Yucca grows best in USDA zones four through 11 (depending on the variety) in full sun conditions. These plants are so drought-tolerant that they need not ever be watered—rain water is quite sufficient. In the late spring they shoot up impressive spires of creamy white flowers. Some varieties have red, pink, or variegated foliage. The pointy leaves of the yucca are like pokers and the sides are extremely sharp. Any of the varieties make a beautiful statement to neighbors and an intimidating one to burglars. Most interesting cultivars include Yucca aloifolia "Vittorio Emanuele II," Yucca glauca, and Yucca gloriosa "nobillis."
Pyracantha (Pyracantha coccinea)
Also known as firethorn, pyracantha is as beautiful as it is sharp. In maturity, this shrub can reach 12 feet tall and 12 feet wide, but it responds well to a heavy yearly pruning and can be maintained at any size.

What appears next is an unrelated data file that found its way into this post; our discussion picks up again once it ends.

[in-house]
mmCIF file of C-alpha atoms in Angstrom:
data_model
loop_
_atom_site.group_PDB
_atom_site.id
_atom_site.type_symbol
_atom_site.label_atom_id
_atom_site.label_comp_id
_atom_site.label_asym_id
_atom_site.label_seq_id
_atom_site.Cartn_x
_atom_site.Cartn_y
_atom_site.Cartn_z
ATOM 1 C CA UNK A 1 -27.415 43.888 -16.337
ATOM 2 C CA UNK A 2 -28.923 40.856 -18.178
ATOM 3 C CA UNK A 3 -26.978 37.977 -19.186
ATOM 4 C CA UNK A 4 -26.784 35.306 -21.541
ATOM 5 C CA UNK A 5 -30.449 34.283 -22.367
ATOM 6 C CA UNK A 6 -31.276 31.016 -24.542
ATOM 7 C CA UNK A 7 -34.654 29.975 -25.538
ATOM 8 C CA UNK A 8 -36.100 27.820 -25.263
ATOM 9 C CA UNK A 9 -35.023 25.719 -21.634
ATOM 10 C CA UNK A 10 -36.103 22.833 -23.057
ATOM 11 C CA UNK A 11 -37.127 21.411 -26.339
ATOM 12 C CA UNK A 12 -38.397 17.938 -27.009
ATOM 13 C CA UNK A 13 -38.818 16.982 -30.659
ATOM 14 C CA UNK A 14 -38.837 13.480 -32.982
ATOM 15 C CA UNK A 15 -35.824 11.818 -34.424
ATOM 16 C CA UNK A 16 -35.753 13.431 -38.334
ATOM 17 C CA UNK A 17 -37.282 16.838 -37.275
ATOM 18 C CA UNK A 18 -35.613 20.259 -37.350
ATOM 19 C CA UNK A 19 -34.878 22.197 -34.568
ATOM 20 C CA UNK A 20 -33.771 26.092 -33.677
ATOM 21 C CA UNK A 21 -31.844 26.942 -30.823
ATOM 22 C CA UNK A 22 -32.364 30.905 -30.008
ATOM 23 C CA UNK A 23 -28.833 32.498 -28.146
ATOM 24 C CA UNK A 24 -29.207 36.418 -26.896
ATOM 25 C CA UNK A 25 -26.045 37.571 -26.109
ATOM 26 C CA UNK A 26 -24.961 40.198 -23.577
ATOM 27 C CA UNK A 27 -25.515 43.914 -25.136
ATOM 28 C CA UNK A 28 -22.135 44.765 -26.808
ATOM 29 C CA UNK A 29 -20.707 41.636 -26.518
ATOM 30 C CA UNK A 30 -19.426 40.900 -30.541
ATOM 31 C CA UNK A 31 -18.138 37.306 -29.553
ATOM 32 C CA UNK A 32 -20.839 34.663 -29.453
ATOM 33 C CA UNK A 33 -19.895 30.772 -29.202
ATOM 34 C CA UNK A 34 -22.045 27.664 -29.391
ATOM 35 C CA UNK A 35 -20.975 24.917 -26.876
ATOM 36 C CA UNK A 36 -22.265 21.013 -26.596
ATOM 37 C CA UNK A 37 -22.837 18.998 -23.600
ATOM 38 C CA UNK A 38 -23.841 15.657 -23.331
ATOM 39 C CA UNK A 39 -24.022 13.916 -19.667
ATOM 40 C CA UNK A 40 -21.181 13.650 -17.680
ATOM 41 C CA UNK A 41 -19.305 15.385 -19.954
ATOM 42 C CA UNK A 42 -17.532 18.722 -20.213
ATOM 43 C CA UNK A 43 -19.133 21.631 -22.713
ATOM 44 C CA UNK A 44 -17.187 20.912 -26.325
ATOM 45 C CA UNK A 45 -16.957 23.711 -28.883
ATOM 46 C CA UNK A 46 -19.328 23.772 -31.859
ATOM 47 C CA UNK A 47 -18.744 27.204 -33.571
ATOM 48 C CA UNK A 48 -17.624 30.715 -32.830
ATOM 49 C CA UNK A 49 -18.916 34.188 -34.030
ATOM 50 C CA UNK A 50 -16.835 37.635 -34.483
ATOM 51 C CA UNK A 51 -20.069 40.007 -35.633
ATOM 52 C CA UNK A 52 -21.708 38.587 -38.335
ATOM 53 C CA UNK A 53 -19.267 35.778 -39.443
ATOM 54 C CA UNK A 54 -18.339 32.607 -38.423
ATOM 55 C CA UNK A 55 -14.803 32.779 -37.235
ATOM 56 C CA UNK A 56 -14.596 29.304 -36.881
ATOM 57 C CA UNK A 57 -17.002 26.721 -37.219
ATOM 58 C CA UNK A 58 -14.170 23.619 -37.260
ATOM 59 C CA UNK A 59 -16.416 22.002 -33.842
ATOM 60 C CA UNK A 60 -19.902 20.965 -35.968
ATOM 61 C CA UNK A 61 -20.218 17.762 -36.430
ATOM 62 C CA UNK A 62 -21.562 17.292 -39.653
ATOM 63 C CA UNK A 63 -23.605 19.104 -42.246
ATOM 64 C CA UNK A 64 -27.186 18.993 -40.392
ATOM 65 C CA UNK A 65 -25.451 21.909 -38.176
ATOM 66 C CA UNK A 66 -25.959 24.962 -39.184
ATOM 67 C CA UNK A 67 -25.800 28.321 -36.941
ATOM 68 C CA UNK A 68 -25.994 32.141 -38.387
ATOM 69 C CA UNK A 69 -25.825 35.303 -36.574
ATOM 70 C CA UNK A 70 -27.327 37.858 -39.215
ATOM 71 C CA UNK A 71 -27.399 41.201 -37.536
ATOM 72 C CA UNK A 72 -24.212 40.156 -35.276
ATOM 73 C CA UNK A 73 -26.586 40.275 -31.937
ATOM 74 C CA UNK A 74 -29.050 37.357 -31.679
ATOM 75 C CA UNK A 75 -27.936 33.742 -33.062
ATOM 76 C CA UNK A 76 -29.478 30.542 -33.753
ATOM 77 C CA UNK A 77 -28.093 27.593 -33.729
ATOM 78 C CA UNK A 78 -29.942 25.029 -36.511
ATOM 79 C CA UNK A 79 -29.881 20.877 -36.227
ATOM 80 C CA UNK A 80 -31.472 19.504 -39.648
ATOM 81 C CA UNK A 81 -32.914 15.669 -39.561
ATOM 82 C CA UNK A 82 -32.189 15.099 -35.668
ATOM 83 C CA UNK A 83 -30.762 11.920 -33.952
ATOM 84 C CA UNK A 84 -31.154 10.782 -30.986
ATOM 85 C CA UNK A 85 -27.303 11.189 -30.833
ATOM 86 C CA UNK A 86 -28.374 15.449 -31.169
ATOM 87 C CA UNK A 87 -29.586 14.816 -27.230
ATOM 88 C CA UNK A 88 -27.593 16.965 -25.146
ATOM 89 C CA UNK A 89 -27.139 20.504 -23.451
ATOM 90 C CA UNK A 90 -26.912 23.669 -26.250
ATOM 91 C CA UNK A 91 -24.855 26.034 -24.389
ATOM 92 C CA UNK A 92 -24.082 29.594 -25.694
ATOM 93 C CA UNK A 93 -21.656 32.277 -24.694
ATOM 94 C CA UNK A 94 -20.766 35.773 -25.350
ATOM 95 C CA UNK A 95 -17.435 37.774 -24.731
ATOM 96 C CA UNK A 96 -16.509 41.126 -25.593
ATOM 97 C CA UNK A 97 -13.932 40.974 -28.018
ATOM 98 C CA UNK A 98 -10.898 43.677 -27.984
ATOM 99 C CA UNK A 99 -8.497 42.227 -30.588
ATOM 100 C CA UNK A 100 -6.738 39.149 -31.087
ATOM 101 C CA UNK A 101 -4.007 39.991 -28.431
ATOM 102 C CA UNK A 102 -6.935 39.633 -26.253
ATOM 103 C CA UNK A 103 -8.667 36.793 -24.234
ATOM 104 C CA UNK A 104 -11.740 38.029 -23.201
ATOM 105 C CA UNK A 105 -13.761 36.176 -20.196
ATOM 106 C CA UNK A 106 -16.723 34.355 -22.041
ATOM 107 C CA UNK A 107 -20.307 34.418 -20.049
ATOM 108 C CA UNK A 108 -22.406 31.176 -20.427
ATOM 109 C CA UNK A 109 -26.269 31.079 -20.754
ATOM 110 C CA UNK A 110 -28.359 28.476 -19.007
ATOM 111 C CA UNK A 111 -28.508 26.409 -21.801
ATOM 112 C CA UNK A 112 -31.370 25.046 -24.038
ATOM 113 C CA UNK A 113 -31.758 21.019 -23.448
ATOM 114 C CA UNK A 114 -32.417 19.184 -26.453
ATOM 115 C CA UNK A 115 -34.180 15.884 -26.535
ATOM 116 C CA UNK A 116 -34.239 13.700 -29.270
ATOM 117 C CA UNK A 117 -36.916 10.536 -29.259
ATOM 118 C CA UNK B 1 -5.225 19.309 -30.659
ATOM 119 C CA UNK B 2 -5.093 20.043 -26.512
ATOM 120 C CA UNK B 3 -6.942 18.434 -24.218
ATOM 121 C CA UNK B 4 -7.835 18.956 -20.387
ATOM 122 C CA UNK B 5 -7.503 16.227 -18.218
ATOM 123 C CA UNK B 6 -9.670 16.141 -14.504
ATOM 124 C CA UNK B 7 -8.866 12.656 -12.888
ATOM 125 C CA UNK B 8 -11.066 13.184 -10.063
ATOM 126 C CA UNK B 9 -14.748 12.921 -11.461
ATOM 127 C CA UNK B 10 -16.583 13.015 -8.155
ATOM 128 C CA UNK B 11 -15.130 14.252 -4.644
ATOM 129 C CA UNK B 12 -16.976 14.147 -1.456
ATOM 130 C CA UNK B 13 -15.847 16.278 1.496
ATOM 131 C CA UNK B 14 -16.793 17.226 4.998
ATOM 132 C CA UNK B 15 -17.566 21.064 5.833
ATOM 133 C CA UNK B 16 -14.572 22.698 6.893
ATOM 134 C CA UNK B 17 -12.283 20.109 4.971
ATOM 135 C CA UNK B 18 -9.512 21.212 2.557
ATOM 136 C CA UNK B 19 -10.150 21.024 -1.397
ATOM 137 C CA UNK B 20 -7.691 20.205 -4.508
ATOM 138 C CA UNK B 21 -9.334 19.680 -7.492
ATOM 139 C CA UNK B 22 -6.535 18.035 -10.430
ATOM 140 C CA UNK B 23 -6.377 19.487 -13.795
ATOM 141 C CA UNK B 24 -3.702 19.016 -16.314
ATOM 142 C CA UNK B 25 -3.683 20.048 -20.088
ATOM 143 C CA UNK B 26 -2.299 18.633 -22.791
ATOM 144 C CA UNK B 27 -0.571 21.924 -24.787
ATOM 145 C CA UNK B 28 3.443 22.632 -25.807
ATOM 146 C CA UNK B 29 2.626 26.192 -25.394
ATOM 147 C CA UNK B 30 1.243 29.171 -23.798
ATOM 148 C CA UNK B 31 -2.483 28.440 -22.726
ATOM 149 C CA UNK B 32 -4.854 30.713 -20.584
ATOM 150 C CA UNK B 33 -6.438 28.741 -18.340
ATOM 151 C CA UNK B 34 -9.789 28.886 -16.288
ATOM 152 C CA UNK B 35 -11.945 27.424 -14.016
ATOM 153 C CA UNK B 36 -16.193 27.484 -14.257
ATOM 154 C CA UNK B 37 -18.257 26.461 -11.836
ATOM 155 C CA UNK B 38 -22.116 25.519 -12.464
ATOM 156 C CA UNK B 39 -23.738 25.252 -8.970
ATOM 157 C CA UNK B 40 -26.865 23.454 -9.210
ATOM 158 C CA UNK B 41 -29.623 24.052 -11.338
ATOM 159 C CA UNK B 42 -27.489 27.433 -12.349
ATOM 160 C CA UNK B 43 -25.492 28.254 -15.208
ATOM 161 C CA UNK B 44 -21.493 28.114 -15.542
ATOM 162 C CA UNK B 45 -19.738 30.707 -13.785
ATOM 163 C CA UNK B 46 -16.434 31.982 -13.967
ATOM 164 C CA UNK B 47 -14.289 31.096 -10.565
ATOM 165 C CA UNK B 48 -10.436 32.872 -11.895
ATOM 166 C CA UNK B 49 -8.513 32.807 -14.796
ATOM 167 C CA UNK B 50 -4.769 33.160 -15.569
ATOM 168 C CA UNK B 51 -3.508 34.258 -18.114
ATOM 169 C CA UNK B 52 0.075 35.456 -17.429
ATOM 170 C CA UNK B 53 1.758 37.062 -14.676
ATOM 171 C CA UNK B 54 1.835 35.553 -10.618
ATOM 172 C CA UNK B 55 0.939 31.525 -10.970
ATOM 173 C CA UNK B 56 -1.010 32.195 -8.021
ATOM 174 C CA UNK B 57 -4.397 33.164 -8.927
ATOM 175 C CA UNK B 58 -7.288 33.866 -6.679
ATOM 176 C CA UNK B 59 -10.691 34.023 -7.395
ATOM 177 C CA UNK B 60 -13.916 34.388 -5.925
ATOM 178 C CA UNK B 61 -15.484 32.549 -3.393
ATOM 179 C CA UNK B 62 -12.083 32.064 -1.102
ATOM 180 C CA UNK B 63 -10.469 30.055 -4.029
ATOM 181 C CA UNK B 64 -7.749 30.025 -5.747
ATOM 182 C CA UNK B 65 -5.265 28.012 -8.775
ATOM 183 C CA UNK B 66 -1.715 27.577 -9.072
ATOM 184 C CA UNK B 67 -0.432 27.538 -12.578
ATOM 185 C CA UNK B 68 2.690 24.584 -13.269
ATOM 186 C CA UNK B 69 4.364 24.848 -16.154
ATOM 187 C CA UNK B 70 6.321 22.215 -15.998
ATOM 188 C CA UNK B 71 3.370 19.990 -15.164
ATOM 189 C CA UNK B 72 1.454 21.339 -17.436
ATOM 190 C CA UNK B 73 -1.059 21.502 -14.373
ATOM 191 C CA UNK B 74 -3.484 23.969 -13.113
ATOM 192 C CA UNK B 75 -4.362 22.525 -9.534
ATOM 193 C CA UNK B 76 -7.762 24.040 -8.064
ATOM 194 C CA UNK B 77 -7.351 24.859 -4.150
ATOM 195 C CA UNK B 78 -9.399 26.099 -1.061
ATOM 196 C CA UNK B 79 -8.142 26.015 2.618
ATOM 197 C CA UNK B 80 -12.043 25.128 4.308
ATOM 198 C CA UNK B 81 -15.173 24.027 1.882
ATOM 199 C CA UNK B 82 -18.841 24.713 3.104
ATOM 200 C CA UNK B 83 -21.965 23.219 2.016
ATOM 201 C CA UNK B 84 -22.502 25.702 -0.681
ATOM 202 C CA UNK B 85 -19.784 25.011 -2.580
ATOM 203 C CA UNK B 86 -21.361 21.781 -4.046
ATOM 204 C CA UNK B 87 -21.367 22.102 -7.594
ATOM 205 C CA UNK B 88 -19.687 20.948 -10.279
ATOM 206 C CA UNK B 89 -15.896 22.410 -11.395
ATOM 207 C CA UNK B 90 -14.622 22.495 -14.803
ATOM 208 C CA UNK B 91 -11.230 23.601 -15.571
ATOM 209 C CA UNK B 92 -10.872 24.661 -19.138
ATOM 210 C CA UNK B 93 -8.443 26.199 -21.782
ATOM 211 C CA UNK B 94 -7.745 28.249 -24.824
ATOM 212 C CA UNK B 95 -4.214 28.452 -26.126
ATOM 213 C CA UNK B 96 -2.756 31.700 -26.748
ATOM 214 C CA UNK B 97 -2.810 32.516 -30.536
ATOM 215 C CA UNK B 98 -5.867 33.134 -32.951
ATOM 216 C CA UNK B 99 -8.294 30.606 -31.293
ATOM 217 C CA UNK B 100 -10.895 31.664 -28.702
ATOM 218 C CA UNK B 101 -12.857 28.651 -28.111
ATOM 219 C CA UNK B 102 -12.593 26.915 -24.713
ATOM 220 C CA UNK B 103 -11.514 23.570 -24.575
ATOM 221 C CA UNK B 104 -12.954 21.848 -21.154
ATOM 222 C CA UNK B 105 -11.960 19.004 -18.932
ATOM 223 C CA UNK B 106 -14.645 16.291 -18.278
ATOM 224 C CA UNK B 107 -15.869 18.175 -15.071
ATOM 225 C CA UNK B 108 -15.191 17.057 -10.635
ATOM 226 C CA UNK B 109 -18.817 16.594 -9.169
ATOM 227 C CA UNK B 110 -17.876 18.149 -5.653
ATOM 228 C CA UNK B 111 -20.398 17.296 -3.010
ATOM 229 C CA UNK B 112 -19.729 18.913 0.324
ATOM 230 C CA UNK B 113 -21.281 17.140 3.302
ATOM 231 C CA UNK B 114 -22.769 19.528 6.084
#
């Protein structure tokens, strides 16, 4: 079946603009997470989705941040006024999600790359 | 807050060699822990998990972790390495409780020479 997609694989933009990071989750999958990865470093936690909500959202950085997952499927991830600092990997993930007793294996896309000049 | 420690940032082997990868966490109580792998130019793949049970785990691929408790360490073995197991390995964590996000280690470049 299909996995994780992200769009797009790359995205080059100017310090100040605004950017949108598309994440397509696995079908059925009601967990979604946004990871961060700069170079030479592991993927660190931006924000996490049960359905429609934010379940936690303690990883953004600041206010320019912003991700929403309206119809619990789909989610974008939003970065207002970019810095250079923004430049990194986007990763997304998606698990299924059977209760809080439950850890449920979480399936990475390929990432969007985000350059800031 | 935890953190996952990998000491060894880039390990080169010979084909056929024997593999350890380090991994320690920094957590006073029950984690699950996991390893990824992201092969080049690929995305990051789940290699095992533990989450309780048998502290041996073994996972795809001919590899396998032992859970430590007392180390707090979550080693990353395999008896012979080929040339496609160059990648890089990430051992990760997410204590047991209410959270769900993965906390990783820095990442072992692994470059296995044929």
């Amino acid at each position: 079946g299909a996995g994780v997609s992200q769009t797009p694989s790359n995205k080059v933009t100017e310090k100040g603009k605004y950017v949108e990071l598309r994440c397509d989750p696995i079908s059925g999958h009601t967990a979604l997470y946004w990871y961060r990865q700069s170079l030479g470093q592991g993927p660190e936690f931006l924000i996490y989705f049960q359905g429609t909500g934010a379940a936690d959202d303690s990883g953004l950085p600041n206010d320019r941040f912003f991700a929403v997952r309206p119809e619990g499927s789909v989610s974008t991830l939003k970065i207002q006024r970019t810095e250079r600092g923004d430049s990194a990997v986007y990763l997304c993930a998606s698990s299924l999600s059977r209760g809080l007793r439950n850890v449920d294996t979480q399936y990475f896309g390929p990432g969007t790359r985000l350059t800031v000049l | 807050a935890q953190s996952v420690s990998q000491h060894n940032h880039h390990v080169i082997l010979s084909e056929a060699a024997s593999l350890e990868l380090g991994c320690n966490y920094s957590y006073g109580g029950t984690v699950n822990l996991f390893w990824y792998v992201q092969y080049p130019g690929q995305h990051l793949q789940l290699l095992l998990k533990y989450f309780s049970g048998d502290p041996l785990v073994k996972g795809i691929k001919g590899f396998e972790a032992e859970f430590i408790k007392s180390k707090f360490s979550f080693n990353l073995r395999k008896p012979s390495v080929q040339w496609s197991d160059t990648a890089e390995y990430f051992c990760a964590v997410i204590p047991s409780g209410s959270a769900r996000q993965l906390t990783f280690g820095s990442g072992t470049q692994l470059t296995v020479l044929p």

In the mid-spring, pyracantha puts out bunches of delicate white flowers. These turn to heavy red or orange clusters of berries in the fall. In the winter, this evergreen keeps its small emerald leaves. However, what the pretty foliage, flowers, and berries conceal very well are the long thick thorns that decorate every stem. They are incredibly sharp and wonderfully plentiful. As a hedge, or just a simple planting under a window, pyracantha will discourage a burglar with just one touch. Pyracantha are very drought-tolerant and hardy in USDA zones six through 11. Some favorite cultivars include "Orange Glow" and "Flava."
Barberry (Berberis vulgaris)